James Thurber is unabashed to laugh at his foibles during his "University Days." Give at least two examples from his essay to support this statement.
As God is my witness, I’ll arrange this glass [microscope] so that you see cells through it or I’ll give up teaching…
James Thurber writes about his struggles to survive his college stint at Ohio State University in his humorous essay “University Days.” Thurber does not mind laughing at himself while recounting his frustrating classes that kept him from graduating. His narration is first person with his wry sense of humor shining through.
The first absurd class situation was his botany class. In order to graduate, Thurber had to pass a science class. Both he and his professor struggled through two attempts of Thurber trying to make the grade. The problem lay in Thurber’s inability to see anything through a microscope. Without his glasses, Thurber was unable to see anything. Looking through a microscope with thick glasses made it impossible for Thurber to see a cell and draw it:
So we tried every adjustment of the microscope known to man. With one of them I saw a constellation of flecks, specks, and dots. These I hastily drew. The instructor came back. He looked at my cell drawing. ‘What’s that?’ he demanded, with a squeal in his voice. ‘That’s what I saw,’ I said. ‘You didn’t, you didn’t, and you didn’t!’ he screamed, losing control instantly, and squinted into the microscope. His head snapped up. ‘That’s your eye!’ he shouted. ‘You’ve fixed the lens so that it reflects! You’ve drawn your eye!’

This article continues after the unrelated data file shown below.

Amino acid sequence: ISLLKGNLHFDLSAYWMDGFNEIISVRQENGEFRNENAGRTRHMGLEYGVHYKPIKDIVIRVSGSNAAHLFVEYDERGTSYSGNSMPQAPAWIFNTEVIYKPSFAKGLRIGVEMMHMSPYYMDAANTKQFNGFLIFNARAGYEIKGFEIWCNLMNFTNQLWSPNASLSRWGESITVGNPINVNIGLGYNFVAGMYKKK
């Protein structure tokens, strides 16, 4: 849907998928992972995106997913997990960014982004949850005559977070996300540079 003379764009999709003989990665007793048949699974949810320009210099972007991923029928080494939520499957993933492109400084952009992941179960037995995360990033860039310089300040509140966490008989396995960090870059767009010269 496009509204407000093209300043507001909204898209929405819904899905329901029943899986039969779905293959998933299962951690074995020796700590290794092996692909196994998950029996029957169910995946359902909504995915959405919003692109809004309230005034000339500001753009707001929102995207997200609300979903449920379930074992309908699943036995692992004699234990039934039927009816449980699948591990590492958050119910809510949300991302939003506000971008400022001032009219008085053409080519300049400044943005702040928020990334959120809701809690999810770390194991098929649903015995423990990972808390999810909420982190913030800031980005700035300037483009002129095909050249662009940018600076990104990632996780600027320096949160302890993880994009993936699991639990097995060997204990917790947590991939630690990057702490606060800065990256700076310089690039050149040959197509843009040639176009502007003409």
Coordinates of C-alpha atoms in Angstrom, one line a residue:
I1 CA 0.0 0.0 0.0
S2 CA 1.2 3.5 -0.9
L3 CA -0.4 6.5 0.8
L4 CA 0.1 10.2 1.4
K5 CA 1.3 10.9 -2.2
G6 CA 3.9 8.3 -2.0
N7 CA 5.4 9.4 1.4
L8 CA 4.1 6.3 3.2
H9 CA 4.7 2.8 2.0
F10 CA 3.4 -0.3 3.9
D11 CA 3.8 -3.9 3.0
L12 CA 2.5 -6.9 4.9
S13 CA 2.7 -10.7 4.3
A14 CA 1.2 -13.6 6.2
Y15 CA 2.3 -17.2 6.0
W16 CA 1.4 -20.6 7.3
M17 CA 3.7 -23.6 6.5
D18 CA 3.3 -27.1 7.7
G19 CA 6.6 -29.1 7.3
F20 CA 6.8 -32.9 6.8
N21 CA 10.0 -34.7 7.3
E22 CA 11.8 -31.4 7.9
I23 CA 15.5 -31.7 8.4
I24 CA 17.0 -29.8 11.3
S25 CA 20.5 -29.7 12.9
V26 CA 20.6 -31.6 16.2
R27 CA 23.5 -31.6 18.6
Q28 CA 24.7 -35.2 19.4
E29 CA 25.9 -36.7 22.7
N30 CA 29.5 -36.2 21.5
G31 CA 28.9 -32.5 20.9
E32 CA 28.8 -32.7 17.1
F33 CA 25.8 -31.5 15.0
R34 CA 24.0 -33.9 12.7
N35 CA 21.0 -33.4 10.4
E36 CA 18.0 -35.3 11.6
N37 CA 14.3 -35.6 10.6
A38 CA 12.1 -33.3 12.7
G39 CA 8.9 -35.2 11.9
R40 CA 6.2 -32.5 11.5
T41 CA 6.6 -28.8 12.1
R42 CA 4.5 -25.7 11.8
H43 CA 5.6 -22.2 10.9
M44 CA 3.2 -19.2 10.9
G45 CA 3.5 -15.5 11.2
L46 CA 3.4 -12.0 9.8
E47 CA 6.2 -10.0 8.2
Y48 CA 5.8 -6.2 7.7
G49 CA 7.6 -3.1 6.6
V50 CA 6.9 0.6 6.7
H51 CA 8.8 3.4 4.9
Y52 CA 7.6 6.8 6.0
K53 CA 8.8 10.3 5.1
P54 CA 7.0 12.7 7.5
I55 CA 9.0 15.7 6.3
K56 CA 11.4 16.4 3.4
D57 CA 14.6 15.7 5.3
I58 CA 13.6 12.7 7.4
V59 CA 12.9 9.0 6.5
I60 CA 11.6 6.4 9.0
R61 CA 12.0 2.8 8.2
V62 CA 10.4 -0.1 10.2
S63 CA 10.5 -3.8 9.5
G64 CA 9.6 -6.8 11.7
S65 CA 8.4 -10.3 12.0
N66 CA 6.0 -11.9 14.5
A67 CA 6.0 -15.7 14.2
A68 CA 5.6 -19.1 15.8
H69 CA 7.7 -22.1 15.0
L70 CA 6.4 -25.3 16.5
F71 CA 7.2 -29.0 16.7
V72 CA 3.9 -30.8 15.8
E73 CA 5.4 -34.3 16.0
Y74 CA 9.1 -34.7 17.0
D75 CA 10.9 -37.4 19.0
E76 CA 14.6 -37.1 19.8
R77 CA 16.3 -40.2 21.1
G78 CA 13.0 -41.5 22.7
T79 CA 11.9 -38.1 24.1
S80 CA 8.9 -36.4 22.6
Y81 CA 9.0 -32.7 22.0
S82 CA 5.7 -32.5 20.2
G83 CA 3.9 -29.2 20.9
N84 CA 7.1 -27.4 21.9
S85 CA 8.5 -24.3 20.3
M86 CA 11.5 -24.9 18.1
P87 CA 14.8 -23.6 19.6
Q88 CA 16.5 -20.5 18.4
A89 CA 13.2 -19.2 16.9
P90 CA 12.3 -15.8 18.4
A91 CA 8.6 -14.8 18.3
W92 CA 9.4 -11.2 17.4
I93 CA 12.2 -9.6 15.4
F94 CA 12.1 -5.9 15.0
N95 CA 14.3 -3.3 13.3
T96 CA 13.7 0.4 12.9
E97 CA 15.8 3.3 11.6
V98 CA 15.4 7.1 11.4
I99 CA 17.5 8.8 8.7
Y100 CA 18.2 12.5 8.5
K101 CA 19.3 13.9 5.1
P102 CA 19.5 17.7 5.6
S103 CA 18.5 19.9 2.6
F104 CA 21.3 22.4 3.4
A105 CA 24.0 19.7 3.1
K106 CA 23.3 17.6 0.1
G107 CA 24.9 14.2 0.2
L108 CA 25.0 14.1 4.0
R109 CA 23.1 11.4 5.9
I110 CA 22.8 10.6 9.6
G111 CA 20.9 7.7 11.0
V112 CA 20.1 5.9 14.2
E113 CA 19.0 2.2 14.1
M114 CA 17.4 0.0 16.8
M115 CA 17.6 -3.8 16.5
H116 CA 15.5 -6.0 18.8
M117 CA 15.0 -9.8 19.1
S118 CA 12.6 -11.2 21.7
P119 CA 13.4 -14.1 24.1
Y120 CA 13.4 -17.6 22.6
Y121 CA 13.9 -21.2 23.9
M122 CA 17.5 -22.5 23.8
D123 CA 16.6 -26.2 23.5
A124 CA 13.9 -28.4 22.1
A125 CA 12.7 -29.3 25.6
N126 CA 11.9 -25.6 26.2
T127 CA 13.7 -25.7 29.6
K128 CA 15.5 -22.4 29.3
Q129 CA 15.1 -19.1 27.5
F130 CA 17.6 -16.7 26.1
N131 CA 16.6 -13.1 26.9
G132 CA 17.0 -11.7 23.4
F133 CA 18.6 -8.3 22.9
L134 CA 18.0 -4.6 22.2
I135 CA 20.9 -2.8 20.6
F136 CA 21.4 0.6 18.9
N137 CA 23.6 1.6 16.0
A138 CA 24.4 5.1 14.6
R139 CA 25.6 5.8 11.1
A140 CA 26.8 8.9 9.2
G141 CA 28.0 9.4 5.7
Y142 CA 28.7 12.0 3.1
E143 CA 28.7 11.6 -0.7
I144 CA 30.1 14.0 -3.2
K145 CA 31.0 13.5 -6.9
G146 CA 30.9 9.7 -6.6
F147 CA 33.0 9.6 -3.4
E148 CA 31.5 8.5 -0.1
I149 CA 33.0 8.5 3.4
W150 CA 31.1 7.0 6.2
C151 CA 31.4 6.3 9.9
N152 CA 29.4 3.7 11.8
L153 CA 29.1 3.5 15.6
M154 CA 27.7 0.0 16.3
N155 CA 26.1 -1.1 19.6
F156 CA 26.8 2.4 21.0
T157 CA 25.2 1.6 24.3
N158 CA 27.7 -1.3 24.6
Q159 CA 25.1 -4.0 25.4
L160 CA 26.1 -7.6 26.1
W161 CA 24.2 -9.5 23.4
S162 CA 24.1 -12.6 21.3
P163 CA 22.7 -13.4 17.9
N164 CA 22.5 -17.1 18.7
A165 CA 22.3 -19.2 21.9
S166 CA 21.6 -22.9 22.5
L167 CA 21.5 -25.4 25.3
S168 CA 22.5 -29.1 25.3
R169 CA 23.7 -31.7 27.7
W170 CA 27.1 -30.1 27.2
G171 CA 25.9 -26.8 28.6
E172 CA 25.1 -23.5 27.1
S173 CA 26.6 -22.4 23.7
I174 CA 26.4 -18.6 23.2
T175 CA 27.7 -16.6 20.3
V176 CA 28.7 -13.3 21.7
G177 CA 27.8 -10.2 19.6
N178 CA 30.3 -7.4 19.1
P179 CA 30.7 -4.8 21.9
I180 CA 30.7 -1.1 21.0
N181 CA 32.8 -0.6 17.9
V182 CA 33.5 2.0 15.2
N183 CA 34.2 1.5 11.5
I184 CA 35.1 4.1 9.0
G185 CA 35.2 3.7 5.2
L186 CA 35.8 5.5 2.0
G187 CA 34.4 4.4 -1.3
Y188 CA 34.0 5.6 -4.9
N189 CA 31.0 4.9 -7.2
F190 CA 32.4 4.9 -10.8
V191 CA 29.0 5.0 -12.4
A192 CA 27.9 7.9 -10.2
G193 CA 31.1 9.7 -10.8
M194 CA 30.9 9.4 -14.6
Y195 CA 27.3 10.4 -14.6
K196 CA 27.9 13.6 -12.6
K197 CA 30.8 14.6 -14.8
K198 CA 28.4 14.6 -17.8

Unfortunately, the professor survived, but Thurber did not pass the class.
Another humorous narrative comes from gymnasium class. The day that the class began, the students had to take off their clothes. Thurber’s displeasure came from stripping and trying to answer questions at the same time. He found it hard to do both at the same time and stay focused.
Another problem again surrounded his inability to see without his glasses. The rules for the games stated that a student could not wear glasses and participate in the activities. Apparently, the school was factory like to the point of disregarding individual student needs. Thurber ran into everything and everyone:
I bumped into professors, horizontal bars, agricultural students, and swinging iron rings.
The swimming nearly drove Thurber over the edge. He did not like to swim nor did he like the instructor. The gym class was so depersonalized that identification was a matter of number. Cleverly, Thurber beat the impersonal system by getting another student to assume his number.
The students at OSU had to participate in two years of military drills. Thurber was so poor at the drills that the commandant of the school, General Littlefield, a stereotypical military man, stood in front of him and snapped: “You are the main trouble with this university!”
However, after four years of a two year course, Thurber’s drill participation earns him an award, though the general cannot remember who he is or why he has come to his office.
Although intended to be humorous, the incidences add up to create a rather harsh indictment of Thurber's college days. His classes often depicted students struggling in a rather demoralizing university setting with instructors unable to relate to their students.